1. Widget options
  2. Widget preview
  3. Widget code

You will also see a link to the GTranslate Facebook page, the Gtranslate video tour and a video that explains the Translation Delivery Network. We will cover this later.

GTranslate configruration screen

Let’s go over each of the main sections.

Widget options

This is actually where you set everything up. You will see a drop-down menu where you can select the how the language switcher will look like. You have a few options there:

  • Flags and dropdown
  • Nice dropdown with flags
  • Dropdown
  • Flags
  • Flags with language name
  • Flags with language code
  • Language names
  • Language codes

On the Widget preview section you will see how the language switcher will look like in the front-end. I will choose the Flags with language name option. You are free to choose whatever style you see fit your website.

Widget look drop down menu
From the Translate from: drop-down, choose your default website language. In my case, it will be English.

Next, you can choose to enable or disable the translation Analytics. This will display the traffic of your translated version of the website.

Now, choose the URL structure. I will go with the Sub-domain URL structure, this will improve my website’s SEO. Note that the Sub-domain URL structure is a premium feature. Then, you can choose between enabling or disabling translating the URL. I don’t know why you wouldn’t enable it! I will choose to translate my URL(s) as this will help in indexing my translated content. You will also have the option to open the translated version of the page in a new window. In my opinion, this is not something that I have seen on any multilingual website. I am going to pass on this one.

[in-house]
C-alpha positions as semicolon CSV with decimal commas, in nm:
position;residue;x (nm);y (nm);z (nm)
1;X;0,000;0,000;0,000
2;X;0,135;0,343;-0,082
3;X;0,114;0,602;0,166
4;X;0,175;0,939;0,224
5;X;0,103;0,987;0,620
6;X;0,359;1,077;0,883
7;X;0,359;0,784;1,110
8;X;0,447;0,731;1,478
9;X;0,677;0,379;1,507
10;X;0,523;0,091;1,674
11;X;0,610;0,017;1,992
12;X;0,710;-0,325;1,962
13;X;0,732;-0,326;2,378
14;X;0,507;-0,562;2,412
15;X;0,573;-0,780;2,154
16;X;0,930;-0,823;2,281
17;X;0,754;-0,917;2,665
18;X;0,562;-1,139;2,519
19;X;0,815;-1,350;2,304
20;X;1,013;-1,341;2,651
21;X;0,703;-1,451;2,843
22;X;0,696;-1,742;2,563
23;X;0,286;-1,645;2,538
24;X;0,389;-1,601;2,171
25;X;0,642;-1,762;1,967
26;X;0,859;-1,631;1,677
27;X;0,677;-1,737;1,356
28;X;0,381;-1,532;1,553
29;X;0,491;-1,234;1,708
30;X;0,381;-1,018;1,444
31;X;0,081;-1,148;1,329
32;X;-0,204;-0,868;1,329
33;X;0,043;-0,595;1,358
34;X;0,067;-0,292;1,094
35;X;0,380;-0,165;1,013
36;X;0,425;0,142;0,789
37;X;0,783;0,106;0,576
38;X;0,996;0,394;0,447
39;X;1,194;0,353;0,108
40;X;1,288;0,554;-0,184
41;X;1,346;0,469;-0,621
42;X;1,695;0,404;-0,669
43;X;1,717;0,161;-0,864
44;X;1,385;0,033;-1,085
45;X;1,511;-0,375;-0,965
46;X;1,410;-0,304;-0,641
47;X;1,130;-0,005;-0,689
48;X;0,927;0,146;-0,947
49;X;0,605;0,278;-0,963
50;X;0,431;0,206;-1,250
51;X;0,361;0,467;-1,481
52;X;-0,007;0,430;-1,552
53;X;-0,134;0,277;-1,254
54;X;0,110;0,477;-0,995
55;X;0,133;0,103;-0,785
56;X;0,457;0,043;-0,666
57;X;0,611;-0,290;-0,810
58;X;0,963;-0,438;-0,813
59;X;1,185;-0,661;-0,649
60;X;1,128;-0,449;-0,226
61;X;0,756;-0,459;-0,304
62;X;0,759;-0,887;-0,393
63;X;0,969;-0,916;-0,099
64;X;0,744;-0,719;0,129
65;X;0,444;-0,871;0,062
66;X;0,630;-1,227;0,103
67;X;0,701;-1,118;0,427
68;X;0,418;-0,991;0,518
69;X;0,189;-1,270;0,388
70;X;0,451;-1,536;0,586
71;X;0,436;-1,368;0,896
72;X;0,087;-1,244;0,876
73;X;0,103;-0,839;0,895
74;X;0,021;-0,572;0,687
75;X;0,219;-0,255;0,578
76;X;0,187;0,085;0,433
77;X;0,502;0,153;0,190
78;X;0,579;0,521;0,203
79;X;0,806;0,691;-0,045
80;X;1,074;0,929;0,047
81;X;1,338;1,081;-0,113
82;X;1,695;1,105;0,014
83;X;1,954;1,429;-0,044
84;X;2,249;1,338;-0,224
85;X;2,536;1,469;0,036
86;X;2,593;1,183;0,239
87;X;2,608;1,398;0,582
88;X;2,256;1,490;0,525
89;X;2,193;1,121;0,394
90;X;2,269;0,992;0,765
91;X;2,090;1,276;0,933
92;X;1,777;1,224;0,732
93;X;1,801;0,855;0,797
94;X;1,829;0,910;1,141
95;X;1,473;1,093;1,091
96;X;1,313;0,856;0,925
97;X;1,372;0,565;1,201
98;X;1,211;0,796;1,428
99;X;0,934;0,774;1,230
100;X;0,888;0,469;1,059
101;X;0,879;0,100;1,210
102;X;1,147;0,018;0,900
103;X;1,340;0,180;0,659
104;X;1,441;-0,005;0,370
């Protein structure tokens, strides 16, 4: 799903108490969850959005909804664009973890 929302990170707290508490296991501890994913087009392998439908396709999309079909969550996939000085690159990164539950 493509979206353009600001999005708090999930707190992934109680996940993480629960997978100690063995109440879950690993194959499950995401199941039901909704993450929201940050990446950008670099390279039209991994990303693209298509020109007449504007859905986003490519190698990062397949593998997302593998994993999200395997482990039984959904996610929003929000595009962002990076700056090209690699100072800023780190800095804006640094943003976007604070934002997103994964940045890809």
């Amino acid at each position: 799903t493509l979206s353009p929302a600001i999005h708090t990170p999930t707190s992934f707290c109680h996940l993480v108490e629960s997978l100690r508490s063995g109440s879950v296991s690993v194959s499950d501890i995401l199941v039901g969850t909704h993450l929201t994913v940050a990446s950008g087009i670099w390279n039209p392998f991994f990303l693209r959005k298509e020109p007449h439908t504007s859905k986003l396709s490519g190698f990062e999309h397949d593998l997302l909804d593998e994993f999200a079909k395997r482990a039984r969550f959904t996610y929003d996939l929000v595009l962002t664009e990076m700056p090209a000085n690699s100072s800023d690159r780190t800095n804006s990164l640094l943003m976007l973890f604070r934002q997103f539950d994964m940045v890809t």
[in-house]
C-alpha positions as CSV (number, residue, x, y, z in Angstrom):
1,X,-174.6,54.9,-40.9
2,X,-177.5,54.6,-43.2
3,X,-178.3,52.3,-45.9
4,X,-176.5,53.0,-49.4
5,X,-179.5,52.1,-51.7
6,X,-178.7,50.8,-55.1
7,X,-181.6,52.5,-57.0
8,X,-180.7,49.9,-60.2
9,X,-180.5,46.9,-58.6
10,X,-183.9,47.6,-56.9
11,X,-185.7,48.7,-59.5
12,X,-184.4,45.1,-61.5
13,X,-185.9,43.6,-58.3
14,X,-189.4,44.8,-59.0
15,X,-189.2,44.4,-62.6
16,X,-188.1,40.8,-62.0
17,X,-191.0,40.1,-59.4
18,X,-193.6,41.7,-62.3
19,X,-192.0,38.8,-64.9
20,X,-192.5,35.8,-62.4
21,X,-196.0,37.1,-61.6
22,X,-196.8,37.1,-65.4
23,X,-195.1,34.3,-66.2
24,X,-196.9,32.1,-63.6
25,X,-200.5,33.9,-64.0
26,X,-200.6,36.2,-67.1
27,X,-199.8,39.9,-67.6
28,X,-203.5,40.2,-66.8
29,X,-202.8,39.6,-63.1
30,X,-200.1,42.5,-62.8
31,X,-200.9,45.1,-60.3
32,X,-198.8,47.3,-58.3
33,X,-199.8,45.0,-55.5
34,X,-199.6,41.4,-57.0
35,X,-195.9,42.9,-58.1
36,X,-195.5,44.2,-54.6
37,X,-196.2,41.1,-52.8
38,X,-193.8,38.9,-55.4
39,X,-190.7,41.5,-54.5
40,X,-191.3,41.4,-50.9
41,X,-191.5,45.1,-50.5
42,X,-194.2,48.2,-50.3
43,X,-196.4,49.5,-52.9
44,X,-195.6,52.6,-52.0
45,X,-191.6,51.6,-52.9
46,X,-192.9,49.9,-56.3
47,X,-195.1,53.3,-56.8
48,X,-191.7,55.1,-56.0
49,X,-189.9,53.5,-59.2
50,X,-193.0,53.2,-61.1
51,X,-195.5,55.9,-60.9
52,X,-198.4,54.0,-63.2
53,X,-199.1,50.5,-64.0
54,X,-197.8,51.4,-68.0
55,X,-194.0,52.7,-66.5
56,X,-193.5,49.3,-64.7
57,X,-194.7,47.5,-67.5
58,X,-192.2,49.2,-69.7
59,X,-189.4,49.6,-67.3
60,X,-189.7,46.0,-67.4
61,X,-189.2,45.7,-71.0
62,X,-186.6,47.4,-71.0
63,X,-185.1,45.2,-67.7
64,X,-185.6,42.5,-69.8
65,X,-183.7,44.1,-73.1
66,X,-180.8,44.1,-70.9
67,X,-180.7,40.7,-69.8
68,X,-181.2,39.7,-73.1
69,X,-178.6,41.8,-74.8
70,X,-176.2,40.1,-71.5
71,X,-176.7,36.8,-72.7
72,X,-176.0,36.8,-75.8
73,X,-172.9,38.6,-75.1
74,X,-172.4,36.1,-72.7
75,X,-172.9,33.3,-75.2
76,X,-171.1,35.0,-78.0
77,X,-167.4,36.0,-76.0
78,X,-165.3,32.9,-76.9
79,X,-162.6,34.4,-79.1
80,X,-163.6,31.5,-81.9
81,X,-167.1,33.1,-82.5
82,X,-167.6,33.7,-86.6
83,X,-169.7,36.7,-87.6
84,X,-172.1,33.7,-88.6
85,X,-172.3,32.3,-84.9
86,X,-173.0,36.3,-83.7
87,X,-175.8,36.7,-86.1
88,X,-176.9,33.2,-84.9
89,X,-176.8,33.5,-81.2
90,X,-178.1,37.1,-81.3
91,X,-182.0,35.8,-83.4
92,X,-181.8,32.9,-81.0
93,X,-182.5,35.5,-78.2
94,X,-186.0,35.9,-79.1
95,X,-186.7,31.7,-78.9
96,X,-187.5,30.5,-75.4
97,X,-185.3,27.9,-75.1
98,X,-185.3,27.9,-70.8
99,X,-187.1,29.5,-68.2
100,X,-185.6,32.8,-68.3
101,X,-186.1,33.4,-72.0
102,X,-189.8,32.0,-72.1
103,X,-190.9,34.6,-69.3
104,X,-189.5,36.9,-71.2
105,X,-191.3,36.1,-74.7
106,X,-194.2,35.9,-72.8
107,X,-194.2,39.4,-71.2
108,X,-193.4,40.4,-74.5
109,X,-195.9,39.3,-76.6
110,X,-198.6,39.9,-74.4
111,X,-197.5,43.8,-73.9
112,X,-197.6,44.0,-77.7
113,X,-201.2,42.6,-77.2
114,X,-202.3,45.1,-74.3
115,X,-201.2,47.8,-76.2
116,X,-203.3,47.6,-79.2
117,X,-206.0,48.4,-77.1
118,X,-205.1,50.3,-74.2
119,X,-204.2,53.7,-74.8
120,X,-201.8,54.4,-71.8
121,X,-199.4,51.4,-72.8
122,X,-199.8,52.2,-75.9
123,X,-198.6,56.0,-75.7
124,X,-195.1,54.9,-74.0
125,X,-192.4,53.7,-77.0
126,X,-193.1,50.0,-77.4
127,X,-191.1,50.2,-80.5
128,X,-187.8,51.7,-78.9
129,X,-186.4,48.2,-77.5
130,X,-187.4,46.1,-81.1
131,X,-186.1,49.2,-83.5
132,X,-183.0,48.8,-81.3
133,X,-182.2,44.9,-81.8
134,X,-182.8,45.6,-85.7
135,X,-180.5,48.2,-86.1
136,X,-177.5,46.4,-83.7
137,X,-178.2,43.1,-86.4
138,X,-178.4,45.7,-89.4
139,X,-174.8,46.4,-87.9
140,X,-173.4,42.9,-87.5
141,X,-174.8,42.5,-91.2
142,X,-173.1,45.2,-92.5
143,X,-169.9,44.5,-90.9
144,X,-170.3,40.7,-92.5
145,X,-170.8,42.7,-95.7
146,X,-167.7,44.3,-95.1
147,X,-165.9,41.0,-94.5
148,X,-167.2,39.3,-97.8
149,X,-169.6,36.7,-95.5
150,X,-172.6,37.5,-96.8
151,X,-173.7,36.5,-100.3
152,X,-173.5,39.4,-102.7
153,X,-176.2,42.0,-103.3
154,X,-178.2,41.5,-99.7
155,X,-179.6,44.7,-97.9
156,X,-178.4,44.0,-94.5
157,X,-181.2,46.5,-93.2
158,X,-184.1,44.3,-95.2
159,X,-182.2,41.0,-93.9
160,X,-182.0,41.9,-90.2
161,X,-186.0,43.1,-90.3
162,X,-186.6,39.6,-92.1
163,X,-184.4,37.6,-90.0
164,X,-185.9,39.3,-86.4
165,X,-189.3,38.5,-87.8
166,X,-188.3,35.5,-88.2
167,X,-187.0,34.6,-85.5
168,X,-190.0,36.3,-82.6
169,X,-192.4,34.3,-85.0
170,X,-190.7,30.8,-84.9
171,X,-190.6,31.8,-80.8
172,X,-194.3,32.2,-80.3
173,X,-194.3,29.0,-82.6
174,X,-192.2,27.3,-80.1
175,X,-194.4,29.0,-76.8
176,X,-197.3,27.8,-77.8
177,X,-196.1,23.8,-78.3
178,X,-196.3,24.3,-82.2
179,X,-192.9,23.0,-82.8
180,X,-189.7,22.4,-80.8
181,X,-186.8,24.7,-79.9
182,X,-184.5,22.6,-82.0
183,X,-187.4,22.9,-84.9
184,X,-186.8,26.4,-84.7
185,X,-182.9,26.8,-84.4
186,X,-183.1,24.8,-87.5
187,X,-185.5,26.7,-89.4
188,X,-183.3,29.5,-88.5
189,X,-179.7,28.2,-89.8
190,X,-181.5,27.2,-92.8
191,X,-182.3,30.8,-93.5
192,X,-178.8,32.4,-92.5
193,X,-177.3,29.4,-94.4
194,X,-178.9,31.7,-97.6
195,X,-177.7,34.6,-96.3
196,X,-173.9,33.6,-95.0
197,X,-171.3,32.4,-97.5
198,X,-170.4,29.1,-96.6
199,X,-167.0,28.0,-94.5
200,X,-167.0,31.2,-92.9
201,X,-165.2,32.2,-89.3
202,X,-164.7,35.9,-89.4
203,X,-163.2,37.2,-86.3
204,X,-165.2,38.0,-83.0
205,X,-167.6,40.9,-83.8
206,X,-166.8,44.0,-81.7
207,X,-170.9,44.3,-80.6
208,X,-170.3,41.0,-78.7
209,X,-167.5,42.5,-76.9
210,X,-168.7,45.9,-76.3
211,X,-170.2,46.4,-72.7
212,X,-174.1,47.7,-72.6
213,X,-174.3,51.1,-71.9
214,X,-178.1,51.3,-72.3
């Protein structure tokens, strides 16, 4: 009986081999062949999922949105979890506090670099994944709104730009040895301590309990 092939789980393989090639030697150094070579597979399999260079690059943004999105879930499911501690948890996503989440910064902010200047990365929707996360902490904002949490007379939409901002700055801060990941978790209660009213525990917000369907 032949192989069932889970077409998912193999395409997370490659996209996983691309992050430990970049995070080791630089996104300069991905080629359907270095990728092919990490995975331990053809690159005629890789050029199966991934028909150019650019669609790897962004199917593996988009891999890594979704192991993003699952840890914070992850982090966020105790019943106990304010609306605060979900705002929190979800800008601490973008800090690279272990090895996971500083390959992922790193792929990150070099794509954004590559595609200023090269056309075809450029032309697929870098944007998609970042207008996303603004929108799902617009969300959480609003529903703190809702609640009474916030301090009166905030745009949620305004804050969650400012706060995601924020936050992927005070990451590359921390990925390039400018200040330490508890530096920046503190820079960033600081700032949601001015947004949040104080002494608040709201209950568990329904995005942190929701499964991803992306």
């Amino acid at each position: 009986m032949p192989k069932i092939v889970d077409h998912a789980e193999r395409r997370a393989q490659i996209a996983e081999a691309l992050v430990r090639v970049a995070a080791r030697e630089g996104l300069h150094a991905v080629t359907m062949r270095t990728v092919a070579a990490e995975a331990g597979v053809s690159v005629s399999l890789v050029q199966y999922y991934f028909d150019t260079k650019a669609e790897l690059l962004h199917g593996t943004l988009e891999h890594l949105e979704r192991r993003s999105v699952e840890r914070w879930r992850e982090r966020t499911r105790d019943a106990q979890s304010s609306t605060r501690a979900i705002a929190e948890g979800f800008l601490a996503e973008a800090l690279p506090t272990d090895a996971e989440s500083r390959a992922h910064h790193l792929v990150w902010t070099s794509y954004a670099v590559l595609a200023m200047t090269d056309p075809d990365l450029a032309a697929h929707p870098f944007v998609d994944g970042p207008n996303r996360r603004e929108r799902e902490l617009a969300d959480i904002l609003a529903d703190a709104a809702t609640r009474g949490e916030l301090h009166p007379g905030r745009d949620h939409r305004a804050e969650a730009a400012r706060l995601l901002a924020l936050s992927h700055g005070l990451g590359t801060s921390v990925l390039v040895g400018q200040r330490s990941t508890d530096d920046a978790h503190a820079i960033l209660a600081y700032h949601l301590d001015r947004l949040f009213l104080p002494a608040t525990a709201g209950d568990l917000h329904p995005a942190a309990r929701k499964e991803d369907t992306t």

Website default language, analytics and URL structure

You can set the language switcher to show on your menu by choosing the Primary Menu option from the Show in menu:, I will go with that. Control the position of your language switcher from the Show floating language selector: drop-down menu. I will set the language switcher to be on the Top left. Note that this is not the only way to display your language switcher. We will demonstrate alternative ways to display it. You can enable showing native language names.You also get to choose the size of the flags that will show up on your language switcher. I will go with the default setting (24px). It looks good in the preview section.

Show the language switcher in the menu, position your language switcher, show language native names and flag size

Now, you can choose the languages that you want to translate your website into. I will translate my site into French and Spanish. It is worth mentioning that GTranslate supports more than a hundred languages.

Languages to translate the website into

You can choose different flags to show on the language switcher for some of the languages. For example, you can choose the USA flag to represent English instead of the United Kingdom flag.

Alternative flags

Widget code

This is the code behind the language switcher widget. You can edit this to customize your language switcher. For example, have a different flag for a specific language.

This section also includes instructions on how to add the language switcher to a widget, page or post.

Widget code

Dispalying the language switcher

Besides adding the language switcher to the main navigation menu, you can also add it to your sidebar as a widget or in any widget area that your theme provides. Additionally, you can add the Gtranslate shortcode to display the language switcher on any page or post.